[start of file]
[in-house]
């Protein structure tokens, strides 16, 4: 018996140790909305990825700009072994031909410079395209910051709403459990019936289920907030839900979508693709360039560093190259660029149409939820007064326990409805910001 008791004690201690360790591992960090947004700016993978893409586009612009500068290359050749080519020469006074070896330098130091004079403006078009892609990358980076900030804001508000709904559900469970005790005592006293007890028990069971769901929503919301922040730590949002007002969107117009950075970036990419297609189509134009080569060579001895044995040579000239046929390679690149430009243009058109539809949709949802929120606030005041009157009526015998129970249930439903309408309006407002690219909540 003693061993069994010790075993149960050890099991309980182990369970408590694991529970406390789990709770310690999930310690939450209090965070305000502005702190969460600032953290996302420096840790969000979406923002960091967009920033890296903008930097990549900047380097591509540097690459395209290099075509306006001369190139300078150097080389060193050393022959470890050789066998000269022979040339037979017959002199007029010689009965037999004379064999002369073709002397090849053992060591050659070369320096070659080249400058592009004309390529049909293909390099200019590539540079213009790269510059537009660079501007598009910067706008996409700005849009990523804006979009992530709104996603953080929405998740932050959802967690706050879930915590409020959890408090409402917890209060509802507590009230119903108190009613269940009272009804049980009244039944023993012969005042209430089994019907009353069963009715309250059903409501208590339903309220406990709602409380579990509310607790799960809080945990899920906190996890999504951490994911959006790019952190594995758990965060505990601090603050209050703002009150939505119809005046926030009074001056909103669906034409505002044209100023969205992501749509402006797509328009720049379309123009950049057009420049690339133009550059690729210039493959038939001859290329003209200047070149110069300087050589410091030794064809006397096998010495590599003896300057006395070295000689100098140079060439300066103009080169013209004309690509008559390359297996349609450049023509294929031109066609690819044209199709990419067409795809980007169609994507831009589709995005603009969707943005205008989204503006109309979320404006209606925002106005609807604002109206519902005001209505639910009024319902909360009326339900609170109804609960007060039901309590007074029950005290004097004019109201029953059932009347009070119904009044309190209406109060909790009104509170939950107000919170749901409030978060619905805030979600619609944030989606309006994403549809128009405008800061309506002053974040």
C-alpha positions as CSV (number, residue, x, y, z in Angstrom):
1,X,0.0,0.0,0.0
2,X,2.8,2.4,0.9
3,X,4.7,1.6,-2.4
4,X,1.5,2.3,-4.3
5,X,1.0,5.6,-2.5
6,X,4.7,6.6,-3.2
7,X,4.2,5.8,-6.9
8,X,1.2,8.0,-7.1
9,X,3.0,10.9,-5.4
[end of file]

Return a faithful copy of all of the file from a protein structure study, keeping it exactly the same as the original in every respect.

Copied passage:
[in-house]
């Protein structure tokens, strides 16, 4: 018996140790909305990825700009072994031909410079395209910051709403459990019936289920907030839900979508693709360039560093190259660029149409939820007064326990409805910001 008791004690201690360790591992960090947004700016993978893409586009612009500068290359050749080519020469006074070896330098130091004079403006078009892609990358980076900030804001508000709904559900469970005790005592006293007890028990069971769901929503919301922040730590949002007002969107117009950075970036990419297609189509134009080569060579001895044995040579000239046929390679690149430009243009058109539809949709949802929120606030005041009157009526015998129970249930439903309408309006407002690219909540 003693061993069994010790075993149960050890099991309980182990369970408590694991529970406390789990709770310690999930310690939450209090965070305000502005702190969460600032953290996302420096840790969000979406923002960091967009920033890296903008930097990549900047380097591509540097690459395209290099075509306006001369190139300078150097080389060193050393022959470890050789066998000269022979040339037979017959002199007029010689009965037999004379064999002369073709002397090849053992060591050659070369320096070659080249400058592009004309390529049909293909390099200019590539540079213009790269510059537009660079501007598009910067706008996409700005849009990523804006979009992530709104996603953080929405998740932050959802967690706050879930915590409020959890408090409402917890209060509802507590009230119903108190009613269940009272009804049980009244039944023993012969005042209430089994019907009353069963009715309250059903409501208590339903309220406990709602409380579990509310607790799960809080945990899920906190996890999504951490994911959006790019952190594995758990965060505990601090603050209050703002009150939505119809005046926030009074001056909103669906034409505002044209100023969205992501749509402006797509328009720049379309123009950049057009420049690339133009550059690729210039493959038939001859290329003209200047070149110069300087050589410091030794064809006397096998010495590599003896300057006395070295000689100098140079060439300066103009080169013209004309690509008559390359297996349609450049023509294929031109066609690819044209199709990419067409795809980007169609994507831009589709995005603009969707943005205008989204503006109309979320404006209606925002106005609807604002109206519902005001209505639910009024319902909360009326339900609170109804609960007060039901309590007074029950005290004097004019109201029953059932009347009070119904009044309190209406109060909790009104509170939950107000919170749901409030978060619905805030979600619609944030989606309006994403549809128009405008800061309506002053974040």
C-alpha positions as CSV (number, residue, x, y, z in Angstrom):
1,X,0.0,0.0,0.0
2,X,2.8,2.4,0.9
3,X,4.7,1.6,-2.4
4,X,1.5,2.3,-4.3
5,X,1.0,5.6,-2.5
6,X,4.7,6.6,-3.2
7,X,4.2,5.8,-6.9
8,X,1.2,8.0,-7.1
9,X,3.0,10.9,-5.4